As I have been talking about this week, there is a project that I have taken some interest in called, I Am Beautiful. The author/creator of the project, Woody Winfree, has been kind enough to answer a few questions about the project for us. If you leave a comment on this post, on Tuesday, Feb 5, I will randomly draw one commenter to win Woody's new book: We Are More Than Beautiful. You must leave a valid email address to win.
What is the I Am Beautiful Project all about?
It is about changing the definition of beauty in our culture – one girl at a time, one woman at a time. Quite dramatically, the mass media has chipped away at our sense of beauty and well-being by presenting a singular, narrow and distorted image of female beauty: super-thin bodies, topped by large, perky breasts, with flawless youthful faces surrounded by shiny bouncy hair –and of course, sparkly white, perfectly straight teeth! This suggestion of beauty is not only wrong, it is a LIE. In truth, only three percent of the U.S. female population has the genetic makeup to look like this ideal. That means 97% of us are spending billions of dollars, untold hours of our lives and huge amounts of happiness in an attempt to pursue this distorted ideal.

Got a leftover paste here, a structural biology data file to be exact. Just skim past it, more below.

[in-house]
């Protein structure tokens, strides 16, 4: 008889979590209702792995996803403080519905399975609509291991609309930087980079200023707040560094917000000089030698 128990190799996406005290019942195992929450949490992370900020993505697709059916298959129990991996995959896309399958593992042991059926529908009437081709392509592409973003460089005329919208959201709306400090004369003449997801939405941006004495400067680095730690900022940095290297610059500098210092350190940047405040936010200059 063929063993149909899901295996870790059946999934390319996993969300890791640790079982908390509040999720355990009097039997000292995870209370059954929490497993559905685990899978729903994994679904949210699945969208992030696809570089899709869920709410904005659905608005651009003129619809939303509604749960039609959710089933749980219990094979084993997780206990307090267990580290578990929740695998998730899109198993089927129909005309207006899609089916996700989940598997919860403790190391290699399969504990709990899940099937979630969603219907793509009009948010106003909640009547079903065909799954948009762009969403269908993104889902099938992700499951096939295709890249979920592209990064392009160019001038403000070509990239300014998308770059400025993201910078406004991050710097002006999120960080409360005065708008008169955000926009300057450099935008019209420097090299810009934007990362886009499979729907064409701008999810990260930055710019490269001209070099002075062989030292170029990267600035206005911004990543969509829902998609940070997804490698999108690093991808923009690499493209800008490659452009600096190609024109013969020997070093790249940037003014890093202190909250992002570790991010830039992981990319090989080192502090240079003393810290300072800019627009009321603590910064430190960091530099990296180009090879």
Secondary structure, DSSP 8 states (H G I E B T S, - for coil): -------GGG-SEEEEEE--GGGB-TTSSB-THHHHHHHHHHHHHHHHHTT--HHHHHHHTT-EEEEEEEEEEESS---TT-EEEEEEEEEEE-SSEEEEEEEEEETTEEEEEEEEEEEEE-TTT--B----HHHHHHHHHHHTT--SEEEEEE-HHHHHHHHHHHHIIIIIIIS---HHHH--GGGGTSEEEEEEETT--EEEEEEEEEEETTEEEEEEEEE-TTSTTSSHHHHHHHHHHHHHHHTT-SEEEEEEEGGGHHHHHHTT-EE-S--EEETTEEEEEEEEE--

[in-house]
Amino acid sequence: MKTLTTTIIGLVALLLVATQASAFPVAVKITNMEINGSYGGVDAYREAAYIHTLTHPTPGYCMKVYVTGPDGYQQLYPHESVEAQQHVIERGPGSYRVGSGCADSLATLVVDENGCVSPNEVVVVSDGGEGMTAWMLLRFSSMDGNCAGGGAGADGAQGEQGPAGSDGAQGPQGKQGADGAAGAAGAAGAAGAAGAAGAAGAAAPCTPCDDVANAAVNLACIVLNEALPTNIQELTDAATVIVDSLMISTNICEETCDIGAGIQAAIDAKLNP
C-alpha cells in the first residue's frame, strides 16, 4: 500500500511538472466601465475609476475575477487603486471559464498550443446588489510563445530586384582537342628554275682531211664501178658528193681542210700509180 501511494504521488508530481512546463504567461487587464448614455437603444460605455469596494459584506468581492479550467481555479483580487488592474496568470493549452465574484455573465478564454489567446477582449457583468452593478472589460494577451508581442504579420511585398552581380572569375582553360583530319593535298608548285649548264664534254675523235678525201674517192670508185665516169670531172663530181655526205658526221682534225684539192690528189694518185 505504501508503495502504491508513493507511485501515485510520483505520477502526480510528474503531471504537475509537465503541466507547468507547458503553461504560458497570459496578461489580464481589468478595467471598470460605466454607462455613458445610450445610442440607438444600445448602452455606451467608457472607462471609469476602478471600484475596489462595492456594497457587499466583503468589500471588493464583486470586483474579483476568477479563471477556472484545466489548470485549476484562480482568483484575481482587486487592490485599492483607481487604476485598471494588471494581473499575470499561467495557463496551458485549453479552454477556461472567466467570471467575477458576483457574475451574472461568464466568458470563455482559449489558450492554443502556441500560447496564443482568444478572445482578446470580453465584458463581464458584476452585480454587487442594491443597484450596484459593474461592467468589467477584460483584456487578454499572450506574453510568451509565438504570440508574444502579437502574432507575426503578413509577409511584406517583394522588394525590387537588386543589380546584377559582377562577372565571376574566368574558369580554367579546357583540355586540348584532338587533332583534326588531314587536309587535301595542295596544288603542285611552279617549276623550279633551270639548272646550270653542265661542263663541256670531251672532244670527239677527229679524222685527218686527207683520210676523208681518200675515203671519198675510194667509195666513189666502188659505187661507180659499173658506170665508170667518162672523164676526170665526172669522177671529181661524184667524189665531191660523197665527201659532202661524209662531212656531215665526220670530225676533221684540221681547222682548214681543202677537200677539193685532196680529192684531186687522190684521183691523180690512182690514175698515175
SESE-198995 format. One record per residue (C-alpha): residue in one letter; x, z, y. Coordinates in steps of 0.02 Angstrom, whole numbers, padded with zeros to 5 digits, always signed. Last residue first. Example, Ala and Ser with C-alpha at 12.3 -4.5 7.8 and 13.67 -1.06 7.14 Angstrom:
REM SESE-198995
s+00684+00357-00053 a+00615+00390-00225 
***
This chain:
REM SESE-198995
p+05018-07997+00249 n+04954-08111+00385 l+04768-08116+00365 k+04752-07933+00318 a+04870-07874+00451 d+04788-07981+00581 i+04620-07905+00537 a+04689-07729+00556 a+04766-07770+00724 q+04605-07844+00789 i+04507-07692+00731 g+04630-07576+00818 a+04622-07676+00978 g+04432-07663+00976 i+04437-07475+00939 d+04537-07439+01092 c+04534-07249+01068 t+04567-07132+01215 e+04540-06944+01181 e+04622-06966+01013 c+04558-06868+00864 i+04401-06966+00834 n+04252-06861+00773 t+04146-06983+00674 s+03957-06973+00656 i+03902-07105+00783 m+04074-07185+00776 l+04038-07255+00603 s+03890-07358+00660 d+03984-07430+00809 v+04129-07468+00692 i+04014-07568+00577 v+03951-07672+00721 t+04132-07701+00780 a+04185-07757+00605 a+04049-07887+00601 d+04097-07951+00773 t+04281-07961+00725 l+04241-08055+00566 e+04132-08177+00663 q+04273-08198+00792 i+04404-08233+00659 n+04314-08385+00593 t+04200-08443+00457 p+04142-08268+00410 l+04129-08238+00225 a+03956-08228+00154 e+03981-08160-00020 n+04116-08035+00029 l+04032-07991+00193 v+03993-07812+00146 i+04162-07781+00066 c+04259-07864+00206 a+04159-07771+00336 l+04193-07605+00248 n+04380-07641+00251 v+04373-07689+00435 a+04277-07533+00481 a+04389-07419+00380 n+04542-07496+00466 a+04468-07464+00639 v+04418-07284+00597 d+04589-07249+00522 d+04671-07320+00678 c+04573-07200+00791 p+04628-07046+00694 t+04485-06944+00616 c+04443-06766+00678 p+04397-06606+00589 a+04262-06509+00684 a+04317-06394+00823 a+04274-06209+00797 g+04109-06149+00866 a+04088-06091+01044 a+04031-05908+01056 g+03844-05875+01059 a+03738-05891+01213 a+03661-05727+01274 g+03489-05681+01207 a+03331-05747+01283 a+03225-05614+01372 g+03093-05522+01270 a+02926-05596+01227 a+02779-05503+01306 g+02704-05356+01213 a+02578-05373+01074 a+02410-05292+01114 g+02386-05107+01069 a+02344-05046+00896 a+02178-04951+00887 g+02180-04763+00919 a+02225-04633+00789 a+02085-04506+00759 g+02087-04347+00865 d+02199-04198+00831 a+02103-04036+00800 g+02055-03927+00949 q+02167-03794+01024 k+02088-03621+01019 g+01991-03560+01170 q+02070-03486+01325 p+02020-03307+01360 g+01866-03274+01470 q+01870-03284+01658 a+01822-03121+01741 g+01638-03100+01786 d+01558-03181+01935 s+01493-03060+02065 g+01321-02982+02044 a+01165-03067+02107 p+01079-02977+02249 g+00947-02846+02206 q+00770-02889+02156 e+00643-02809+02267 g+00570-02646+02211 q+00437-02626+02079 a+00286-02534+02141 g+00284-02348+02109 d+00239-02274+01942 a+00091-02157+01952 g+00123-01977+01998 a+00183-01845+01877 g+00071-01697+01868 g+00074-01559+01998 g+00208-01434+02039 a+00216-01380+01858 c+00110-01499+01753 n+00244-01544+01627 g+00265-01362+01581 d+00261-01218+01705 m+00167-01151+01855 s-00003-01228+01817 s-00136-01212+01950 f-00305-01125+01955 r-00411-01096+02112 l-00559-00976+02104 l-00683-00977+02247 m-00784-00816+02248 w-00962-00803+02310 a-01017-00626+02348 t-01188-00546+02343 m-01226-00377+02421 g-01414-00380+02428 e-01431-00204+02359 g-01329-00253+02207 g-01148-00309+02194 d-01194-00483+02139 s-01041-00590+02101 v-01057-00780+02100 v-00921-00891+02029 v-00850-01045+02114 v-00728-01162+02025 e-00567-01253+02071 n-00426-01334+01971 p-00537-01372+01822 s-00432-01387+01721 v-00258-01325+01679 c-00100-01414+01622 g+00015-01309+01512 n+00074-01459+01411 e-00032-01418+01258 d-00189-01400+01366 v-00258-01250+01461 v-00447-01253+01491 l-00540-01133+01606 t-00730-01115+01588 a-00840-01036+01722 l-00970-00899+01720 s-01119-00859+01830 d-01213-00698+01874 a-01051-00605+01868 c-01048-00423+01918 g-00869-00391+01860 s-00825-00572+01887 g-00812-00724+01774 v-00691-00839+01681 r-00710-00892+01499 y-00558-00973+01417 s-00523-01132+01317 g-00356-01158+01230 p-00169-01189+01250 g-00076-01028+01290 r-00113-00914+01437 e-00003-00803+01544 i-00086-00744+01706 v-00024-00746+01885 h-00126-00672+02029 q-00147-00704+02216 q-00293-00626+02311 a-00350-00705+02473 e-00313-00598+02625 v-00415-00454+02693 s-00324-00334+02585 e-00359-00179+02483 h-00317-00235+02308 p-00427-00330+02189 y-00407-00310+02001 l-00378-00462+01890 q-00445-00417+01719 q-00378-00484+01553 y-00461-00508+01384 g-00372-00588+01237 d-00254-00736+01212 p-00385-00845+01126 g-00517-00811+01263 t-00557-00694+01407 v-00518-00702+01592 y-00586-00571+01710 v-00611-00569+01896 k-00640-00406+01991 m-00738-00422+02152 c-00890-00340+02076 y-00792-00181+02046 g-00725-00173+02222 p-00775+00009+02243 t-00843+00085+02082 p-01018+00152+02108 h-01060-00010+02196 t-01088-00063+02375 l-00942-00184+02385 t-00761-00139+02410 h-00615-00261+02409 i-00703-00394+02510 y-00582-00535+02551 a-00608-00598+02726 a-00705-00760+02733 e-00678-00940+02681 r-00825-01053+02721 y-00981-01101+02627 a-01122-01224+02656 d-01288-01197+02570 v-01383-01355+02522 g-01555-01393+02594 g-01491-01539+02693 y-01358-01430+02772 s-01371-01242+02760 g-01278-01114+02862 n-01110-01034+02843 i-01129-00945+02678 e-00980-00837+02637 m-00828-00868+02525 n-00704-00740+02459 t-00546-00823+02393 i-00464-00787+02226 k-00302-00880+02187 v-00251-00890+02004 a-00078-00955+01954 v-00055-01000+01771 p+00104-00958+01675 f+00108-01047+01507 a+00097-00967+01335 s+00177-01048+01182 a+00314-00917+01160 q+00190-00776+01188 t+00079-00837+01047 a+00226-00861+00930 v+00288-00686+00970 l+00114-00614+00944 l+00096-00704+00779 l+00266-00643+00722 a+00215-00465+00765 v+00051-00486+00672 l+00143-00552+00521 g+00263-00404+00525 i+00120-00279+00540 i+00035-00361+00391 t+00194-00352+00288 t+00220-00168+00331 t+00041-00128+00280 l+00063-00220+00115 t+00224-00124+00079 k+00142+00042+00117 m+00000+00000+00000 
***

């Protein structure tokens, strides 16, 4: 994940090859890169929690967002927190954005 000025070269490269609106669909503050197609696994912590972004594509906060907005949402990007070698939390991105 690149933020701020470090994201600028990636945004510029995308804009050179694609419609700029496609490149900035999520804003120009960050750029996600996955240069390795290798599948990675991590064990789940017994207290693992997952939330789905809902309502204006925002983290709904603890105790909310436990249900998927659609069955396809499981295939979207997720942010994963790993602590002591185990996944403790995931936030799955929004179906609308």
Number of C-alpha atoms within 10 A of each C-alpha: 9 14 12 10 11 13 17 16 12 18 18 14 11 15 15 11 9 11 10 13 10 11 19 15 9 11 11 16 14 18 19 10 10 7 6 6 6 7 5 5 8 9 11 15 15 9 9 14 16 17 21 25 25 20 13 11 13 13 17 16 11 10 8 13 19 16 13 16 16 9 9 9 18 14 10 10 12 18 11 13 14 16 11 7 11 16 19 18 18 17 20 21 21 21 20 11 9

In sum, the I Am Beautiful Project is about books and films, and workshops and seminars -- and anything else I might think to create along the way – that help guide women and girls to change their perspective about the definition of beauty. Beauty is NOT the size of our waists, or the cascade of our hair. Rather, beauty is the sum of our talents, accomplishments, intellect, contribution to our families and communities, and every other measure of living a life that deeply matters.